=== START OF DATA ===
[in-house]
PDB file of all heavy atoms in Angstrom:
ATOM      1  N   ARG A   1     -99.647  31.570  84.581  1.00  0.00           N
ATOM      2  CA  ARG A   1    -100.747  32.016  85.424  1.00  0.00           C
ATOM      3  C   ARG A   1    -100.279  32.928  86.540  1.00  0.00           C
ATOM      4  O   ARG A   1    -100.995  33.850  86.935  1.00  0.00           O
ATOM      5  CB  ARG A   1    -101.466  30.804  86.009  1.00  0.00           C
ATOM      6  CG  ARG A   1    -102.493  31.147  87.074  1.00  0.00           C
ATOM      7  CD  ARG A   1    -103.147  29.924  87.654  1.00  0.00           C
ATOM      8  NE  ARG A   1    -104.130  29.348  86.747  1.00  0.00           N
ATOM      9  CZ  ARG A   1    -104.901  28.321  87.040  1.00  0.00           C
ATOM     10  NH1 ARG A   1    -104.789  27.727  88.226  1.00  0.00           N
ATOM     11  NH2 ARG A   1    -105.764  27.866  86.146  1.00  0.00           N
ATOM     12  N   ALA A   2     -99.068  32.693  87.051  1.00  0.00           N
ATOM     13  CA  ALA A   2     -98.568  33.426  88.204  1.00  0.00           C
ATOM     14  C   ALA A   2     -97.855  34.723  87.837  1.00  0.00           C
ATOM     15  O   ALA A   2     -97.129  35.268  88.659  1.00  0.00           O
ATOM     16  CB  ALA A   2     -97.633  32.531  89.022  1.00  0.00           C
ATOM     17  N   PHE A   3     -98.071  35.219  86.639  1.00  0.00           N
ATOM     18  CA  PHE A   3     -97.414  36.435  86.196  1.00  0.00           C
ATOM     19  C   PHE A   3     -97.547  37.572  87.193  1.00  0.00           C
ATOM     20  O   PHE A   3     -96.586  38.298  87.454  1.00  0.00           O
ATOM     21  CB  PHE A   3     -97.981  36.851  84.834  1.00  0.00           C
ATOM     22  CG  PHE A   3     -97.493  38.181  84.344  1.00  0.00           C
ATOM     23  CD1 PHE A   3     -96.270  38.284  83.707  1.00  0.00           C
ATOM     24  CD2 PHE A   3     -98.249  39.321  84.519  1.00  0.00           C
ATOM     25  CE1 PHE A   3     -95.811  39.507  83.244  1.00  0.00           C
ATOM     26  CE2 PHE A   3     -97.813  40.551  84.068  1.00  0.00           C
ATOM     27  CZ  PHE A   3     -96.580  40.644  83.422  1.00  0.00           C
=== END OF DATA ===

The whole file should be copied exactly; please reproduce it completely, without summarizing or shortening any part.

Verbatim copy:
[in-house]
PDB file of all heavy atoms in Angstrom:
ATOM      1  N   ARG A   1     -99.647  31.570  84.581  1.00  0.00           N
ATOM      2  CA  ARG A   1    -100.747  32.016  85.424  1.00  0.00           C
ATOM      3  C   ARG A   1    -100.279  32.928  86.540  1.00  0.00           C
ATOM      4  O   ARG A   1    -100.995  33.850  86.935  1.00  0.00           O
ATOM      5  CB  ARG A   1    -101.466  30.804  86.009  1.00  0.00           C
ATOM      6  CG  ARG A   1    -102.493  31.147  87.074  1.00  0.00           C
ATOM      7  CD  ARG A   1    -103.147  29.924  87.654  1.00  0.00           C
ATOM      8  NE  ARG A   1    -104.130  29.348  86.747  1.00  0.00           N
ATOM      9  CZ  ARG A   1    -104.901  28.321  87.040  1.00  0.00           C
ATOM     10  NH1 ARG A   1    -104.789  27.727  88.226  1.00  0.00           N
ATOM     11  NH2 ARG A   1    -105.764  27.866  86.146  1.00  0.00           N
ATOM     12  N   ALA A   2     -99.068  32.693  87.051  1.00  0.00           N
ATOM     13  CA  ALA A   2     -98.568  33.426  88.204  1.00  0.00           C
ATOM     14  C   ALA A   2     -97.855  34.723  87.837  1.00  0.00           C
ATOM     15  O   ALA A   2     -97.129  35.268  88.659  1.00  0.00           O
ATOM     16  CB  ALA A   2     -97.633  32.531  89.022  1.00  0.00           C
ATOM     17  N   PHE A   3     -98.071  35.219  86.639  1.00  0.00           N
ATOM     18  CA  PHE A   3     -97.414  36.435  86.196  1.00  0.00           C
ATOM     19  C   PHE A   3     -97.547  37.572  87.193  1.00  0.00           C
ATOM     20  O   PHE A   3     -96.586  38.298  87.454  1.00  0.00           O
ATOM     21  CB  PHE A   3     -97.981  36.851  84.834  1.00  0.00           C
ATOM     22  CG  PHE A   3     -97.493  38.181  84.344  1.00  0.00           C
ATOM     23  CD1 PHE A   3     -96.270  38.284  83.707  1.00  0.00           C
ATOM     24  CD2 PHE A   3     -98.249  39.321  84.519  1.00  0.00           C
ATOM     25  CE1 PHE A   3     -95.811  39.507  83.244  1.00  0.00           C
ATOM     26  CE2 PHE A   3     -97.813  40.551  84.068  1.00  0.00           C
ATOM     27  CZ  PHE A   3     -96.580  40.644  83.422  1.00  0.00           C